Restaurant Reviews

Taverna Khione

Winterguide 2018 | view this story as a .pdf

Hellenic Heart & Soul

Taverna Khione has its Greek flag flying in Brunswick.

By Claire Z. Cramer

WG18-Restaurant-ReviewImagine dinner tonight in sunny Greece–but actually in the dead of winter, in Brunswick. It’s not a dream. Taverna Khione, a new, spotless downtown storefront café, named for the goddess of snow and daughter of the god of the North Wind, makes it happen.

We step under the Greek flag waving above the front door and inside to the soft sound of Greek folk music. Chef/owner Marc Provencher has furnished the airy dining room with simple but handsome wooden tables and chairs. There’s a cozy bar on one wall, backed with built-in wine racks.

From the extensive all-Greek wine list we select a glass each of Lyrarakis Thrapsasiri ($10) and Gai’a Wild Fermented Assyrtiko ($12). Both have that unmistakably austere yet fruity quality of good Greek white wine. Beer selections are mostly pedigreed local craft brews. All drinks are served in delicate, attractive stemware, a nice departure from strictly rustic taverna style.

Our terrific server, who knows the menus well, brings us slices of the tender house-made bread and a dab of Fava ($4), a traditional Santorini meze spread made from beans like yellow split peas cooked into a mellow purée and seasoned with onion, garlic, and lemon. The menu also offers classic Taramosalata, Tzatziki, Skordalia (whipped potato and garlic), and Htipiti (whipped feta and grilled red pepper) spreads ($4 each).

Khione’s menu is rich in mezethes and orektika–taverna cuisine’s beloved snacks and small dishes intended for sharing. We can’t resist a barbounia special ($8) on the chalkboard. Dainty fillets of the prized Mediterranean red mullet are sautéed, dressed in a tangy sauce that balances vinegar against golden raisins, and served at room temperature.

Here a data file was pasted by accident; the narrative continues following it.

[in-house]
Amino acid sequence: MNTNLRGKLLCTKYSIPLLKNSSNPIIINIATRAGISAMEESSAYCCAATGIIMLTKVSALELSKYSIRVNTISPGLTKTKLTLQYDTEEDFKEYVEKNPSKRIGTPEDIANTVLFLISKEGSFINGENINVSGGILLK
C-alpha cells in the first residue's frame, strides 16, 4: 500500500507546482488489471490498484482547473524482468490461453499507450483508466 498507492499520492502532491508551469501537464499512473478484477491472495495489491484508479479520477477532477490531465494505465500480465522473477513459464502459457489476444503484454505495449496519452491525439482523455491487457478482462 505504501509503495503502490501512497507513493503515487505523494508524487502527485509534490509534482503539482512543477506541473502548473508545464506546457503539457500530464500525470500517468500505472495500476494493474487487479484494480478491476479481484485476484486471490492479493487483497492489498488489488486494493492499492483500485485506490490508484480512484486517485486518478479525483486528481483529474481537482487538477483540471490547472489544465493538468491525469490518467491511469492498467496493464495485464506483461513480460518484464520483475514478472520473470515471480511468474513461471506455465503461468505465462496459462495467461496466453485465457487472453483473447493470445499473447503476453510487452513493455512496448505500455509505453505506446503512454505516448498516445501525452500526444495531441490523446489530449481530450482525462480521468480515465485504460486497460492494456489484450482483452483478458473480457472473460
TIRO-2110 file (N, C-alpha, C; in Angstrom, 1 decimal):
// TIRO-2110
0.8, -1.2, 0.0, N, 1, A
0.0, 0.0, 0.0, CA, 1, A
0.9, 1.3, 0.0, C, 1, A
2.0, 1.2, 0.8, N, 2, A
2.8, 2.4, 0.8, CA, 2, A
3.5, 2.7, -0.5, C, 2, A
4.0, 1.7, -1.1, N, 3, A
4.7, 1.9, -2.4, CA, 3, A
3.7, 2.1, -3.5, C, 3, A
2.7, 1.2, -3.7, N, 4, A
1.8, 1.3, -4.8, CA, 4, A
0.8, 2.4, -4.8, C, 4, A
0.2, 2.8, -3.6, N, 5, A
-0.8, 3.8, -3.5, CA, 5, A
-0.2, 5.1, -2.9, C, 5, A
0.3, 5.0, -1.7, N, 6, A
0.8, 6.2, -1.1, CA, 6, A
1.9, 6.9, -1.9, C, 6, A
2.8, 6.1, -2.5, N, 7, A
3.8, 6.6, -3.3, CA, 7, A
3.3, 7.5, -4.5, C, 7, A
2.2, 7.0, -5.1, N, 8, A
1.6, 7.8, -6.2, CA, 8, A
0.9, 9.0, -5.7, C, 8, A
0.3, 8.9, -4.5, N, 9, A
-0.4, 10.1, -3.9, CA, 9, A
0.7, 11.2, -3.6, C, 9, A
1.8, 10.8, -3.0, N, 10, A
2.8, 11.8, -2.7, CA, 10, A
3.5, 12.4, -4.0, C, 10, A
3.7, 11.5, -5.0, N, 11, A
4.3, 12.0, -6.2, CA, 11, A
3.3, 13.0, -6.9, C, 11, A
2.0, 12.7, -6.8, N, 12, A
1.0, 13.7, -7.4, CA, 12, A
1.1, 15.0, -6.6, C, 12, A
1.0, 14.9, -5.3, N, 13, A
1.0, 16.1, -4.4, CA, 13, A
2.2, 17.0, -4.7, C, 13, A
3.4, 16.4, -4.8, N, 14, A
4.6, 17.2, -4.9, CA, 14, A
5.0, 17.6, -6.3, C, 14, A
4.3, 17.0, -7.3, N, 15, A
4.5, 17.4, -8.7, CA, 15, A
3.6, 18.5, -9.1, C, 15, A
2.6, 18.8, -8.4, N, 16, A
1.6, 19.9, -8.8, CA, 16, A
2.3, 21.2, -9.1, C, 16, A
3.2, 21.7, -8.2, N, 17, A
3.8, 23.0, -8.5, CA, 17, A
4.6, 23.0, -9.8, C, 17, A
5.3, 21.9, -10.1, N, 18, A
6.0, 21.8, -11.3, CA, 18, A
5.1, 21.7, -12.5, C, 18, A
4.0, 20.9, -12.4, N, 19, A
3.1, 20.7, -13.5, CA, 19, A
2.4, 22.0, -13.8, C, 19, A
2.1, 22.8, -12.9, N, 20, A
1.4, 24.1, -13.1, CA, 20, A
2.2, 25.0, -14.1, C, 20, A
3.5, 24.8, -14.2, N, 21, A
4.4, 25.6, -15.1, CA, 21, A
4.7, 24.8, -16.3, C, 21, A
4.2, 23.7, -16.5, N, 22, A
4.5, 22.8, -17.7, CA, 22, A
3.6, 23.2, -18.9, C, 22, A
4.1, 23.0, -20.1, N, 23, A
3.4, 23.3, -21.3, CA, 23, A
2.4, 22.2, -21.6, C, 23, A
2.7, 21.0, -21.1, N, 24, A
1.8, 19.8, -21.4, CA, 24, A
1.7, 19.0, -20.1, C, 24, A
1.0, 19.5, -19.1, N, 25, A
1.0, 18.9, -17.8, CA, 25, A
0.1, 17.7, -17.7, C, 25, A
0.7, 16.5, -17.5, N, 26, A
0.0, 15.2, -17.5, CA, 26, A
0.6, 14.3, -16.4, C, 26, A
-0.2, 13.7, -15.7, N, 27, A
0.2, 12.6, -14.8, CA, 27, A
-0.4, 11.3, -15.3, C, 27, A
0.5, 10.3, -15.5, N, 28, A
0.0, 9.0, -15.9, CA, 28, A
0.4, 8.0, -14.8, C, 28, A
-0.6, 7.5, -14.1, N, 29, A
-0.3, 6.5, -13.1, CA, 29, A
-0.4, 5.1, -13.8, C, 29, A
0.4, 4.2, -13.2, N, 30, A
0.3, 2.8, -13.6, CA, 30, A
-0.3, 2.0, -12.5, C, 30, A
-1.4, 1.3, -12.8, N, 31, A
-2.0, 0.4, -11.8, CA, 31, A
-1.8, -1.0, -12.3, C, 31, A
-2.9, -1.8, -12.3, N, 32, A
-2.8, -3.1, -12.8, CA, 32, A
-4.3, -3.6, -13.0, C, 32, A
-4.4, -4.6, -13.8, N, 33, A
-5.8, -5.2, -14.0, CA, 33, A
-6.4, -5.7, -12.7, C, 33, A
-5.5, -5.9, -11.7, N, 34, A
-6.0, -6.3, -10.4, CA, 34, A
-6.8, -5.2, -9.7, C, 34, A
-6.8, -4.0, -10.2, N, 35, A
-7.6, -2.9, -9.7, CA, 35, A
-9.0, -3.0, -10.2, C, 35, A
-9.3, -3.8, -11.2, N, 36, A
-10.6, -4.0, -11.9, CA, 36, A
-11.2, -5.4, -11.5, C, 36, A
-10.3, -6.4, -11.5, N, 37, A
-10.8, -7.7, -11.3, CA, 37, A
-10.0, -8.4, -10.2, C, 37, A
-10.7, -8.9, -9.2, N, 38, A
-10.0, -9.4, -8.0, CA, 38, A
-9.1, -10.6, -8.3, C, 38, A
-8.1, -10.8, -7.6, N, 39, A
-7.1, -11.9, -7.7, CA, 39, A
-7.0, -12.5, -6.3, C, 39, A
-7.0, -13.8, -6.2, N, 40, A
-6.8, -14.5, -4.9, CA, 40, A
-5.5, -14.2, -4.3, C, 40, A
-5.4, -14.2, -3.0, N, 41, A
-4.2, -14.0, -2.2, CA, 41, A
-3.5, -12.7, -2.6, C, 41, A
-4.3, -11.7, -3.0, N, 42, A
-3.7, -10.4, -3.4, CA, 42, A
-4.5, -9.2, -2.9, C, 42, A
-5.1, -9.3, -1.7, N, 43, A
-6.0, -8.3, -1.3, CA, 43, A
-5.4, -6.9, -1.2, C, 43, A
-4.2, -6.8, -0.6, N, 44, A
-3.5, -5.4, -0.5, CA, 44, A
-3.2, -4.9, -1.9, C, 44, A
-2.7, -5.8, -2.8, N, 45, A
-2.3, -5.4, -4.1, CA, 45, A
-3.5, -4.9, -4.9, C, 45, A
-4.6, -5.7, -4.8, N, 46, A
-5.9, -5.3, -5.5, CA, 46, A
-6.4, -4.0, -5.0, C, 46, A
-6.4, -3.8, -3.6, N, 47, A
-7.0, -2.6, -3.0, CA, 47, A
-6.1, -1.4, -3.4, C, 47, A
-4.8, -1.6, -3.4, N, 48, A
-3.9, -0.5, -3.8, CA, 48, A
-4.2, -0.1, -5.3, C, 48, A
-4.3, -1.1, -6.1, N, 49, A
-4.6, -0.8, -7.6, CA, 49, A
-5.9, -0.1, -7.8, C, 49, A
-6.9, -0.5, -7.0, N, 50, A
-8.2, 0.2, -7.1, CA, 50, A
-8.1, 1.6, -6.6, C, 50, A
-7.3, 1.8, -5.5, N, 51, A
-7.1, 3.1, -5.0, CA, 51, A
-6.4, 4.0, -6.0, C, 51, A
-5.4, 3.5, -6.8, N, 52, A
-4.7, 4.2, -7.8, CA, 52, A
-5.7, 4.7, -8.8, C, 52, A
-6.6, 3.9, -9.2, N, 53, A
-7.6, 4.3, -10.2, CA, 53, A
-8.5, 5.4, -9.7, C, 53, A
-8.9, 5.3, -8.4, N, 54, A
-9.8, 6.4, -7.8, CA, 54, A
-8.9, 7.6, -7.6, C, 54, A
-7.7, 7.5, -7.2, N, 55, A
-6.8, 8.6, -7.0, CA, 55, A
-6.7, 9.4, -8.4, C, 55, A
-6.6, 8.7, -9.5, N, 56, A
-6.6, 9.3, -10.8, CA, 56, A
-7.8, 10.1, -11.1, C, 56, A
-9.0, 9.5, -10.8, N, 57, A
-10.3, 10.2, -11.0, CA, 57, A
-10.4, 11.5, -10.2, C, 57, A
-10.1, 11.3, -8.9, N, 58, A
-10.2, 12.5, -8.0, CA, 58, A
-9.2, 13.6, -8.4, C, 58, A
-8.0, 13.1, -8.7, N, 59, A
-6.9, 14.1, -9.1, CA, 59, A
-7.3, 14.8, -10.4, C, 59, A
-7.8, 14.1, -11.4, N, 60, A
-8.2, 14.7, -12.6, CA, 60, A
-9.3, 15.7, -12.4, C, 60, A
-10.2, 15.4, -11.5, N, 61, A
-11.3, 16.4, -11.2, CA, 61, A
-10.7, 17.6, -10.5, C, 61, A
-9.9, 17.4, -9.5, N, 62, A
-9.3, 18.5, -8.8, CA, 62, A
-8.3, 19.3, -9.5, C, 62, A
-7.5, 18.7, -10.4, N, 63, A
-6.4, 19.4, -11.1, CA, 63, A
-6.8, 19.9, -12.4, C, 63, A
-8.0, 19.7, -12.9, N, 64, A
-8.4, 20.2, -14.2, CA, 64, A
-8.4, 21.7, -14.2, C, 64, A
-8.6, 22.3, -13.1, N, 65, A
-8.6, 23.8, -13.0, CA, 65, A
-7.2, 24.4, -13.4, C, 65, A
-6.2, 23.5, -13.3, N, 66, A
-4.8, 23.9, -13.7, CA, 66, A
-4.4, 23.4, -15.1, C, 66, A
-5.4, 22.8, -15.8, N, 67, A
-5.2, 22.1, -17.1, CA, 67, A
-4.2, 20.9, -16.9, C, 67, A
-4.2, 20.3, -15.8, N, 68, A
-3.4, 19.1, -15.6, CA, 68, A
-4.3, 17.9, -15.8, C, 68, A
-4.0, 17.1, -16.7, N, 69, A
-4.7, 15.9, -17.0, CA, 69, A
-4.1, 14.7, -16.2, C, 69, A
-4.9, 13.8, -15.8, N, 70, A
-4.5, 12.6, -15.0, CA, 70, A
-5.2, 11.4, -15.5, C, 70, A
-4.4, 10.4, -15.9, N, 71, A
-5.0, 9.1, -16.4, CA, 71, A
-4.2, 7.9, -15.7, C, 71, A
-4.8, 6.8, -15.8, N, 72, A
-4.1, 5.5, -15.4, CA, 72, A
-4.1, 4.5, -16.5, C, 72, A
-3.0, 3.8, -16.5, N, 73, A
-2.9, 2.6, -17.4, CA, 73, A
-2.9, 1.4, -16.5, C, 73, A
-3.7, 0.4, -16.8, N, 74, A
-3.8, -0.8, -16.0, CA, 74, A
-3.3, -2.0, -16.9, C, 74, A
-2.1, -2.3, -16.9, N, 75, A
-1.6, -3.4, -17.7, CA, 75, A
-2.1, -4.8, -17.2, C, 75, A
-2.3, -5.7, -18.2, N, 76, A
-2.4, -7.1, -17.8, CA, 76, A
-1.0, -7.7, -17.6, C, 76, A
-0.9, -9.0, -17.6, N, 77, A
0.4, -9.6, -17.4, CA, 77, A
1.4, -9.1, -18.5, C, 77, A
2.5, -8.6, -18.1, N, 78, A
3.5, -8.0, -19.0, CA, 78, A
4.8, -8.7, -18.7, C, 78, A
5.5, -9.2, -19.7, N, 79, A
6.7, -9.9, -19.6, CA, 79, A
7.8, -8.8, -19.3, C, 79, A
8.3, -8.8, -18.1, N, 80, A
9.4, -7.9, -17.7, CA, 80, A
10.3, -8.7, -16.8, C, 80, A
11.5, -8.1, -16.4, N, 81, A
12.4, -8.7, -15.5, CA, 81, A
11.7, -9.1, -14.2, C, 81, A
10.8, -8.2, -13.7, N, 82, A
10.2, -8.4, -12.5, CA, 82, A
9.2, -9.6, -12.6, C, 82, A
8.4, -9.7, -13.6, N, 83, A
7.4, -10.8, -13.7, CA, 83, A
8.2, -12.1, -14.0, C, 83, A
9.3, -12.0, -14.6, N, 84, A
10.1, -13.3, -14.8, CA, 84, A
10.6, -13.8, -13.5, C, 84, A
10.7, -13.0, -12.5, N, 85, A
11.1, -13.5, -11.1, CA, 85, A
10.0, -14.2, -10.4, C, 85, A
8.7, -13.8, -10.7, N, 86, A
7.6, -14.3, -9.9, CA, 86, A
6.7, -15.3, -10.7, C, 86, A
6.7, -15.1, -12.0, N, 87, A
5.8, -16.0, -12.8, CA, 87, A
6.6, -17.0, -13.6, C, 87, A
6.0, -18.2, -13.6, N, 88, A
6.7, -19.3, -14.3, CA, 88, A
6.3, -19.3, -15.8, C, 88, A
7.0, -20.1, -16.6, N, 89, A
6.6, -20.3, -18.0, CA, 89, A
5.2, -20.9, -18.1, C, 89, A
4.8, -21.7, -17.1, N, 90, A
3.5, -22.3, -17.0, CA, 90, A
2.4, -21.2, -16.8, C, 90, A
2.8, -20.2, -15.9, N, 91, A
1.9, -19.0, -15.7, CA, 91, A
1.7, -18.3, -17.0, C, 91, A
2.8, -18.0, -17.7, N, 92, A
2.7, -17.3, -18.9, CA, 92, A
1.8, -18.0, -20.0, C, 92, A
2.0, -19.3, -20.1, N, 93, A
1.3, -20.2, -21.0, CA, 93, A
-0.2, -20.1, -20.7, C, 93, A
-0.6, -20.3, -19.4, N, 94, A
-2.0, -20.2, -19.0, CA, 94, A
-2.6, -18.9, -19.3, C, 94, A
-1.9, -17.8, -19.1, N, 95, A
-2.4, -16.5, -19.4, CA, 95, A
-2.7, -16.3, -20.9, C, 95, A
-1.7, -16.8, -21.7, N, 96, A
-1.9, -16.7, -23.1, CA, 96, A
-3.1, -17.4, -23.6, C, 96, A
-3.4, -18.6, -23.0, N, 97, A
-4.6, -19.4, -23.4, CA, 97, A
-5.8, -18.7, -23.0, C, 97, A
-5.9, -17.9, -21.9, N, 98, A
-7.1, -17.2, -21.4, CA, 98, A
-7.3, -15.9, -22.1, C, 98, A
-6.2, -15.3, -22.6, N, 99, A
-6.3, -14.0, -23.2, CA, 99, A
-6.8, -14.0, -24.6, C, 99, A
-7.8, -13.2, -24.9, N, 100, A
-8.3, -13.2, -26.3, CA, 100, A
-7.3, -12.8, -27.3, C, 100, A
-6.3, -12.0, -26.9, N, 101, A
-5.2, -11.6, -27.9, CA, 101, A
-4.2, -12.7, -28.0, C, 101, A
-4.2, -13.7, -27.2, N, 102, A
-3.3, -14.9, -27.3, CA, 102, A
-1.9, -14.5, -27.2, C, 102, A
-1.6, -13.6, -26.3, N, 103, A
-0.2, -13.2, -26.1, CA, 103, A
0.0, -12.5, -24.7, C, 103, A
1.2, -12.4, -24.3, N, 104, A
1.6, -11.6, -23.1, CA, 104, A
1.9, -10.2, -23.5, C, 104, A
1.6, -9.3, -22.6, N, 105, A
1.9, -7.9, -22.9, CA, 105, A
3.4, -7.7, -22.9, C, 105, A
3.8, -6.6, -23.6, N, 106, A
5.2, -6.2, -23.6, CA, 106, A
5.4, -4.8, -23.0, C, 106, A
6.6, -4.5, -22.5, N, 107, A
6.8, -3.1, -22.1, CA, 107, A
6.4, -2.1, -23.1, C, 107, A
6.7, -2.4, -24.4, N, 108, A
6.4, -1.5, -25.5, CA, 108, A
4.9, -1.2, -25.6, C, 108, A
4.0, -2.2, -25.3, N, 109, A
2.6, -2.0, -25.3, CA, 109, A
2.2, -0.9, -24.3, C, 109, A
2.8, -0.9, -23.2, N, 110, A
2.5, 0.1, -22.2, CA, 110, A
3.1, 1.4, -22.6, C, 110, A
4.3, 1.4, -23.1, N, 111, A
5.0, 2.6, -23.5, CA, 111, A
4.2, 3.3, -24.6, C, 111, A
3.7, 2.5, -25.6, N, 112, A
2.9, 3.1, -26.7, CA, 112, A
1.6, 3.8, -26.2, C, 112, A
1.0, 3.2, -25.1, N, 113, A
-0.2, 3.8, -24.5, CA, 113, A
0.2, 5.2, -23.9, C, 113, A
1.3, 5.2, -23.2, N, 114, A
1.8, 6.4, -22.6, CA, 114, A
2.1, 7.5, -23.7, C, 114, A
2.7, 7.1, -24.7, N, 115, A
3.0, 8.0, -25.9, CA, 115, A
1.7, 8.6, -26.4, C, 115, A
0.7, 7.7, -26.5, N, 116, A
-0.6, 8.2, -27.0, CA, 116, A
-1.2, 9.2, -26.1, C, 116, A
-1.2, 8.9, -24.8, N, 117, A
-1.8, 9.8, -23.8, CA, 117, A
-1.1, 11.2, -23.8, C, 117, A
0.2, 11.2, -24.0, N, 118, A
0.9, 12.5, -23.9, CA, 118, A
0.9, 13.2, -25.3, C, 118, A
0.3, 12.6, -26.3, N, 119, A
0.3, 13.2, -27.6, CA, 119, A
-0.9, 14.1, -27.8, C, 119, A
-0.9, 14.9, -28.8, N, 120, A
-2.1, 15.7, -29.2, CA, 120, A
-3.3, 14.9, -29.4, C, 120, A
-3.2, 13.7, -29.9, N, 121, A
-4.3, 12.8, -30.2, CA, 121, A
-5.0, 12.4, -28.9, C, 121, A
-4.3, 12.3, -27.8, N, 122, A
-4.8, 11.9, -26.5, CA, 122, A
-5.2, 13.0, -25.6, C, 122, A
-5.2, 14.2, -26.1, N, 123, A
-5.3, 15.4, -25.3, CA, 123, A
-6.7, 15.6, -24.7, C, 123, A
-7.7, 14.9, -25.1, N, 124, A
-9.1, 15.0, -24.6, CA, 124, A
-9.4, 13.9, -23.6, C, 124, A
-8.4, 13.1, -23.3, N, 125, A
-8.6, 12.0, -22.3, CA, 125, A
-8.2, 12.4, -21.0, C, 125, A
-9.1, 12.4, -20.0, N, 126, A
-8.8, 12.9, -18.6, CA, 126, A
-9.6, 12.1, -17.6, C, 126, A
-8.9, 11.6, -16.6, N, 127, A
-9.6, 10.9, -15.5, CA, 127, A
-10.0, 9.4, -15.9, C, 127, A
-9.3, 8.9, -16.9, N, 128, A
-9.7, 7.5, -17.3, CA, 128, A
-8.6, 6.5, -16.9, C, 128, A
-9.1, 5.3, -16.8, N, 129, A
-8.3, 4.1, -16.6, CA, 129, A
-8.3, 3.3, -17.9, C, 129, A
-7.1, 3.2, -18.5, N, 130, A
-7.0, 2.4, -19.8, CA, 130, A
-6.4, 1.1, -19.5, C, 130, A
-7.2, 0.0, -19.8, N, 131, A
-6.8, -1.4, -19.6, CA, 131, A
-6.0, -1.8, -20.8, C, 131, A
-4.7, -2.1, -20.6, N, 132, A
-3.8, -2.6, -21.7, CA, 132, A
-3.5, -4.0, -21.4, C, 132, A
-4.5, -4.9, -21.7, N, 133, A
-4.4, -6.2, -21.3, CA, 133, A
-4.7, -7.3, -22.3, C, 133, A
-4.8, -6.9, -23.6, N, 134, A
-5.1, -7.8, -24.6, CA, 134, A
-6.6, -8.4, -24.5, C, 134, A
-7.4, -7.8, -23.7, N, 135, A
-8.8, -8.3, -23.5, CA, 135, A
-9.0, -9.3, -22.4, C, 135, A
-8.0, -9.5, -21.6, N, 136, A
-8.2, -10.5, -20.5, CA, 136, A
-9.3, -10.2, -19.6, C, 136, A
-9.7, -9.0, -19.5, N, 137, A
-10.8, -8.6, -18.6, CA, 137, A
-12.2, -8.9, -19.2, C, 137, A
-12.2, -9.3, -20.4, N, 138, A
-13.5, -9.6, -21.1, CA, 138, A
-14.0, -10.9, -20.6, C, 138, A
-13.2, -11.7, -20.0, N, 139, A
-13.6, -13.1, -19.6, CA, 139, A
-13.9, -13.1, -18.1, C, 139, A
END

Grilled octopus ($14) is meaty and sweet–charred tentacle pieces are served on lemon-dressed fava with briny caper berries. Trahana ($8) is a dish so deeply peasantish that it’s a rare treat to find on a restaurant menu. Dried pebbles of ancient-grain trahana pasta are simmered into an oatmeal-thick soup laced with roasted local pumpkin and garnished with toasted pumpkin seeds. It’s pure Greek winter comfort food in a bowl.

Khione strikes all the right notes with classic entrees like beef Stifado (beef stew, $24) and divine-looking Arni Paithakia–lamb chops that we spot at the next table served with lemony roast potatoes ($28). Among seafood choices is steamed monkfish with braised leeks ($22). The Lahana Gemiste ($20)–cabbage rolls stuffed with beef and rice dressed in avgolemono sauce–evokes instant yiayia nostalgia. So does the taverna’s assortment of charming, flowered, retro dishware of the sort found in the kitchen cupboards of yiayias and other immigrant grandmothers 50 or more years ago.

A plump wedge of pita called Skopelitiki (in the style of the island of Skopelos, $8) is made with meltingly tender braised kale, fennel, leeks, and currants tossed with feta and rolled into phyllo pastry leaves. The rolled pastry is coiled and baked in a buttered tapsi–the traditional round Greek baking pan harkening from the days when home cooks carried their Sunday roast lambs and pitas to the village bakery’s wood oven. As delicious as dinner has been thus far, this crisp-crusted savory pie is the star of the show–an expert rendition of Greek country cooking. With it, we sip glasses of Alpha Estate Hedgehog Xinomavro ($12 per glass), a mellow, slightly tannic red with notes of raisin and licorice.

For dessert, there is of course baklava, but we choose the house-made mastiha ice cream ($4). A mild, pleasant pine resin used in baked goods throughout the Eastern Mediterranean, mastiha is one of those mythically medicinal Eastern ingredients like ginger, turmeric, or ginseng that are taken on faith. The ice cream is as delicately flavored and mildly sweet as gelato, and we are enchanted.

Chef Provencher is a former partner in Brunswick’s Trattoria and Enoteca Athena cafés, now found under one roof on Maine Street. He first opened Taverna Khione in Shelburne, Vermont, before moving it back to Brunswick this past fall. The New Hampshire native–and grandson of an immigrant yiayia–proves with the food, wine, and unmistakably hospitable vibe of his tavern that he’s inherited a Greek soul.

Taverna Khione, serving dinner Tu.–Sat. 5–9 p.m. 25 Mill St., Brunswick; 406-2847; tavernakhione.com.

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